The Social Facts Have Changed
The past decade has seen tremendous shifts in immigration, globalization, and technological specialization that have contributed to what some have called the Age of Fracture. But as Joseph Bottum has suggested, “the single most significant fact over the past few decades in America—the great explanatory event from which follows nearly everything in our social and political history—is the crumbling of the Mainline [Protestant] churches as central institutions in our national experience.” Whatever one thinks of mainline Protestantism today, Bottum is right that it once provided the sociological and institutional framework that sustained the Protestant culture. That framework no longer exists. In its absence, the deep and accelerating cultural trends toward individualism and autonomy have continued to erode trust in social institutions—business, government, church, and even the family. And neither evangelicalism nor Roman Catholicism nor secularism has been able to fill the vacuum left by the shrinking of the Protestant mainline.
This new cultural reality raises some anxieties, but it also presents many of us with an opportunity to rediscover Christian witness in a world that we do not control. The dominant Protestant culture enabled some Christians in this country to forget, as the book of Hebrews proclaims, that here we have no abiding city. While we are called to love our neighbors and to maintain what James Davison Hunter has called “faithful presence,” no human society can be identified with the kingdom of God. Christians profess that our citizenship is in heaven (Phil. 3:20), which means that we are never quite at home.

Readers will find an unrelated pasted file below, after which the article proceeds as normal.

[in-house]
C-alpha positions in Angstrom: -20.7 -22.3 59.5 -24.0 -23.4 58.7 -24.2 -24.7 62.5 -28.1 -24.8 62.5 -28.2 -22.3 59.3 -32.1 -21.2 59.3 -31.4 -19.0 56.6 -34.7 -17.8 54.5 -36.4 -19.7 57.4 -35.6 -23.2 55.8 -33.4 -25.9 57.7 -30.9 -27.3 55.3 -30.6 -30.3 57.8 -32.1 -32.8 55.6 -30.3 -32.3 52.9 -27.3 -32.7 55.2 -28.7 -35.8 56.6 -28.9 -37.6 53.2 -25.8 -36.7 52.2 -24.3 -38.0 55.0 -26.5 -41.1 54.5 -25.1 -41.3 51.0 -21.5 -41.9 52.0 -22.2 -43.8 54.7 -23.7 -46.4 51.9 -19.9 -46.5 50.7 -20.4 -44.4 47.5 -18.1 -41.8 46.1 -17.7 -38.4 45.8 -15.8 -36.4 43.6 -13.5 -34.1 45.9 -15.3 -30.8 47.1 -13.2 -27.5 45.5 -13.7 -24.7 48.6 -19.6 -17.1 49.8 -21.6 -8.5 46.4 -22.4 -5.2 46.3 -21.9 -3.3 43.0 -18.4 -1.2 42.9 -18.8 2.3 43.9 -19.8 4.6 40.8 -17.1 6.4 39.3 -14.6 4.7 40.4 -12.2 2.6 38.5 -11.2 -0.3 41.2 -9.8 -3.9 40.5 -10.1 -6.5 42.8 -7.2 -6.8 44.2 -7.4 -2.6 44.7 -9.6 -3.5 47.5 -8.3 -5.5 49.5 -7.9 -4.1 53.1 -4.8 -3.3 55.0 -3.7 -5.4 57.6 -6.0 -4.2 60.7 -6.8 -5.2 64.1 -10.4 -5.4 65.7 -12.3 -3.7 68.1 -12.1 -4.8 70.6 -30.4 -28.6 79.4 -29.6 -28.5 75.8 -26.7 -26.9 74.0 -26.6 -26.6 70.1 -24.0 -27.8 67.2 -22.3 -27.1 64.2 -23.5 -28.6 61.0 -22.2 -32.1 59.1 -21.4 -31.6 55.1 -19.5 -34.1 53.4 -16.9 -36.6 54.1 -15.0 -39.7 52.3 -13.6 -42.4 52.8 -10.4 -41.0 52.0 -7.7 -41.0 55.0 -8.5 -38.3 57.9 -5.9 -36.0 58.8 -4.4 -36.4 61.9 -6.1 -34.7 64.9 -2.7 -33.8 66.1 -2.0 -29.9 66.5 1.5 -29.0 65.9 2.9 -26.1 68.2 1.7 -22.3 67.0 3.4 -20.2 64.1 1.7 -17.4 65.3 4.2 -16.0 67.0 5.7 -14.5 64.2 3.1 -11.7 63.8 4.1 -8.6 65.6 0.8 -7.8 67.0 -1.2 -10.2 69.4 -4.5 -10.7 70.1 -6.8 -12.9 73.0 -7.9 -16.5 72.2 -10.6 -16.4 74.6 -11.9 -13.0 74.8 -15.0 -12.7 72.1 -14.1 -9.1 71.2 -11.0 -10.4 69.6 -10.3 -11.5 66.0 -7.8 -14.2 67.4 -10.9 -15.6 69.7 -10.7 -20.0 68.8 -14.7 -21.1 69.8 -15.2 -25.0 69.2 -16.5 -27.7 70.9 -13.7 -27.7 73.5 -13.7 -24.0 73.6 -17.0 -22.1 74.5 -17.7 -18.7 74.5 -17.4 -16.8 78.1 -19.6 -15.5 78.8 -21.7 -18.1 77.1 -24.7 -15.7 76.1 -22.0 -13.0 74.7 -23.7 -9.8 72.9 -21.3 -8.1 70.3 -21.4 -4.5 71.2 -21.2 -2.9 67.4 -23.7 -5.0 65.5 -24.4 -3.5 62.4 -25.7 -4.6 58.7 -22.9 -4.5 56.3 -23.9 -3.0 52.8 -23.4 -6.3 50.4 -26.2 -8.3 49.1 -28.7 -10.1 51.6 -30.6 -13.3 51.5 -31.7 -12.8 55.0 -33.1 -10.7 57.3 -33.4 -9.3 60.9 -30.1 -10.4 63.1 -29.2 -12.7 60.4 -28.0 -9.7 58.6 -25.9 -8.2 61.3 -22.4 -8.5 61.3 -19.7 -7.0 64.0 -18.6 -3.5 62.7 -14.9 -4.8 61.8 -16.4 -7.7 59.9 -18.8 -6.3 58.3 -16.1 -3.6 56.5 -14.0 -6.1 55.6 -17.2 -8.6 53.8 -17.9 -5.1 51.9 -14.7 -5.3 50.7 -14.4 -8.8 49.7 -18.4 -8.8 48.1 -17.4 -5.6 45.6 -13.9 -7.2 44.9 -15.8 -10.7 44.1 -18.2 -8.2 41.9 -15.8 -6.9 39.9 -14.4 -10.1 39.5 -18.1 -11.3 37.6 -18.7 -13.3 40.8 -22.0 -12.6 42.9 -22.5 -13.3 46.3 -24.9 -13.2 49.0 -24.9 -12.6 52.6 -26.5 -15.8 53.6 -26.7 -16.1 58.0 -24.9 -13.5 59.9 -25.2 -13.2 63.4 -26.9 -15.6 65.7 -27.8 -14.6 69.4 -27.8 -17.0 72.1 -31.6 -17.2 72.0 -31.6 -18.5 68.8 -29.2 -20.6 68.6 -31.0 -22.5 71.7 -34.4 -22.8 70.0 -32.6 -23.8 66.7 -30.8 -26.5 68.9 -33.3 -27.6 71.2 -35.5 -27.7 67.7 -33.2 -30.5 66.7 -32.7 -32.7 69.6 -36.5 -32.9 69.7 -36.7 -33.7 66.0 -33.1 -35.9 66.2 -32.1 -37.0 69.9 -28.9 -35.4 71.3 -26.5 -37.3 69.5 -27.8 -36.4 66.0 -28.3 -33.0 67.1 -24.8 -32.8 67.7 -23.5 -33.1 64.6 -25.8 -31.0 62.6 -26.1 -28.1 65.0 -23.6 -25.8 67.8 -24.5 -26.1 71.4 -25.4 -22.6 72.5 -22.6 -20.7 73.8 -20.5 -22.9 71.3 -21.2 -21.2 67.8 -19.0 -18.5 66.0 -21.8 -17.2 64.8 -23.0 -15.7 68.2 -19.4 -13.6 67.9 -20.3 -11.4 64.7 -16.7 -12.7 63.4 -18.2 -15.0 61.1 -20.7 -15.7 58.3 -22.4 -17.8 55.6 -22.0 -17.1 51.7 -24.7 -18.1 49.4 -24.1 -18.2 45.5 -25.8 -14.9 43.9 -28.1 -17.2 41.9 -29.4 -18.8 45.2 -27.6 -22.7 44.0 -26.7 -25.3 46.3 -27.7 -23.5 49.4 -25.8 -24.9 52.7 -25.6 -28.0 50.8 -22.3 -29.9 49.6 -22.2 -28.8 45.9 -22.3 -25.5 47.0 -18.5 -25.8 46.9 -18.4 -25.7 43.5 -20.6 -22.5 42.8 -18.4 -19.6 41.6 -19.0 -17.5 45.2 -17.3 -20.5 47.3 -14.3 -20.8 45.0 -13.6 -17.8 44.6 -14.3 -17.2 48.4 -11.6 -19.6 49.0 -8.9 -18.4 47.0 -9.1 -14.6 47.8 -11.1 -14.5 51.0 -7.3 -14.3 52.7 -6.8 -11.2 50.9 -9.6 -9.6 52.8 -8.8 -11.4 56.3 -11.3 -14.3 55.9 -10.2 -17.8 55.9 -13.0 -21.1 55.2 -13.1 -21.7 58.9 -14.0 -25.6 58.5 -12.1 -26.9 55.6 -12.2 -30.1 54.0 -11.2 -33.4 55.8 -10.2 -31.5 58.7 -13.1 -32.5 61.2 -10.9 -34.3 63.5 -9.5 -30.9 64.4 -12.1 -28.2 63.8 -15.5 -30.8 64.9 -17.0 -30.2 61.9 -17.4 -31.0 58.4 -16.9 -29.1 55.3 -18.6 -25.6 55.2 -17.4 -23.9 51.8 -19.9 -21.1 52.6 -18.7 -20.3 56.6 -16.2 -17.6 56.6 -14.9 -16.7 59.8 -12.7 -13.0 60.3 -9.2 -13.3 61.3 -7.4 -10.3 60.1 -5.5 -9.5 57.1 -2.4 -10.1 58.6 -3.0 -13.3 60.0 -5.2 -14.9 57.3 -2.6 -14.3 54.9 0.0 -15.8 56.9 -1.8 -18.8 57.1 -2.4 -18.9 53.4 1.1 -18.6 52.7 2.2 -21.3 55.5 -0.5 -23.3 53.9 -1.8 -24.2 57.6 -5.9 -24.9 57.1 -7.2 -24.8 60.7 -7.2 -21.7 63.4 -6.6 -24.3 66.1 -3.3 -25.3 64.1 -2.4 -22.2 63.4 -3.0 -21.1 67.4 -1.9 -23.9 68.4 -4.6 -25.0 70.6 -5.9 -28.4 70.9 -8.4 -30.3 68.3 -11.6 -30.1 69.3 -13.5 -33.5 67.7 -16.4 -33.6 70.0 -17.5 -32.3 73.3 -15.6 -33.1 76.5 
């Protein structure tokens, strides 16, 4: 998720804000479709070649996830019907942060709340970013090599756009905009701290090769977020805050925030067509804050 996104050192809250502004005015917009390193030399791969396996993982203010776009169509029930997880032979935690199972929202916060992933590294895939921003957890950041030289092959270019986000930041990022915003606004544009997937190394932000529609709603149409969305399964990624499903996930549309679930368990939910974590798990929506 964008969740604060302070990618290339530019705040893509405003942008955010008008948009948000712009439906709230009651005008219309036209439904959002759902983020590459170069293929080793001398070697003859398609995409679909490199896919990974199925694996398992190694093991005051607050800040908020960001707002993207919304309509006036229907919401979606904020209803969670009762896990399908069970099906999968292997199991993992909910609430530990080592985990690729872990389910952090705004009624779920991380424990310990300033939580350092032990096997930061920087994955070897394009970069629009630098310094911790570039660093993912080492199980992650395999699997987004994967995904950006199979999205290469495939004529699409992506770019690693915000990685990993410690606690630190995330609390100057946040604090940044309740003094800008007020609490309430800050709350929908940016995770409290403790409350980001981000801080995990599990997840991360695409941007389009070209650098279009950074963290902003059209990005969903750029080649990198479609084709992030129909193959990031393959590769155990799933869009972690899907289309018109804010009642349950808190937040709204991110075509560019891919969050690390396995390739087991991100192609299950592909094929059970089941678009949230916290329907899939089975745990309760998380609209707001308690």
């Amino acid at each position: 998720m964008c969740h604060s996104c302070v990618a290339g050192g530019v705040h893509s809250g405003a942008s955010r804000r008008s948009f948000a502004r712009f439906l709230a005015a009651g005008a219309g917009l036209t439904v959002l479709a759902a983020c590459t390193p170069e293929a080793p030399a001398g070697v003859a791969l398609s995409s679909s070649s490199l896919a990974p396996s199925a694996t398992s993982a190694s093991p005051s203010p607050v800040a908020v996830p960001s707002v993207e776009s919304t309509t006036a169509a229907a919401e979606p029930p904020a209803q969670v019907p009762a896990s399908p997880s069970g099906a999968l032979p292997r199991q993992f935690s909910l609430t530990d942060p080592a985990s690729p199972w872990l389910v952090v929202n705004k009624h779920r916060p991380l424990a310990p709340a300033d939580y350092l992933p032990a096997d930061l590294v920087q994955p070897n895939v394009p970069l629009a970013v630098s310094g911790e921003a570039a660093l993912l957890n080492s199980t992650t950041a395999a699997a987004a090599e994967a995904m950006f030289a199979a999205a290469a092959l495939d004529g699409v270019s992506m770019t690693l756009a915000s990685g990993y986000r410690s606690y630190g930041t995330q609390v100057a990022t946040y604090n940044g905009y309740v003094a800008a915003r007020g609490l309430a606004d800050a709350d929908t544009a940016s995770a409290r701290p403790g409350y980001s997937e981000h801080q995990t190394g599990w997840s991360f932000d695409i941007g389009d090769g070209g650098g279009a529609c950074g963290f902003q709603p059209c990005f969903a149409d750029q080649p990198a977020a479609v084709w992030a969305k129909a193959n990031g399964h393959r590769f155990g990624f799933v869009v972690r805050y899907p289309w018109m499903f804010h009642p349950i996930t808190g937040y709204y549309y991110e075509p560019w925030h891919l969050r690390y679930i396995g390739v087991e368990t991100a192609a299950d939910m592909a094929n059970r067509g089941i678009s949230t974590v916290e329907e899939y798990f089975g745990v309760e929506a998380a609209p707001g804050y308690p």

We can also learn from the biblical witness how to engage in the world around us. The book of Jeremiah tells the story of God using the prophet to instruct the Jews in Babylon not to hate or ignore the pagan city, but to become long-term residents, to exercise good will toward it through prayer, and to seek its peace and prosperity. They were to build up the social fabric for their common well-being (“if [Babylon] prospers, you too will prosper” [Jer. 29:7]). They were to be known as a people who served their neighbors and their city. At the same time, God’s people were not to place their future hopes in social and economic improvement. They were to love and serve their earthly city, but they were not to forget that God would some day judge that city for its evil and injustice. It was only in God that believers could be sure of a “hope and a future” (Jer. 29:11). In this hope, instead of merely co-existing with the Babylonians, gnawed by memories of former cultural acceptance, the Jews in Babylon were to strive for the good of their city, the growth of the people of God, and their resulting testimony to the glory of God. Like the Jews in Babylon living in a foreign land, Christians are—and always have been—“resident aliens” called to love our neighbors with deeds of service so that those around us will “see [our] good deeds and glorify God” (1 Peter 2:12 NIV).
To live as resident aliens entails a certain vulnerability, but it does not always mean persecution. Claims that American Christians today are facing persecution sound tone-deaf not only to secular progressives but also to many non-white religious believers who have long been actual minorities. That isn’t to say that demographics aren’t changing, or that Christians in the United States don’t face legal abuses and miscarriages of justice. But it is a caution about the use of language and a posture of the heart.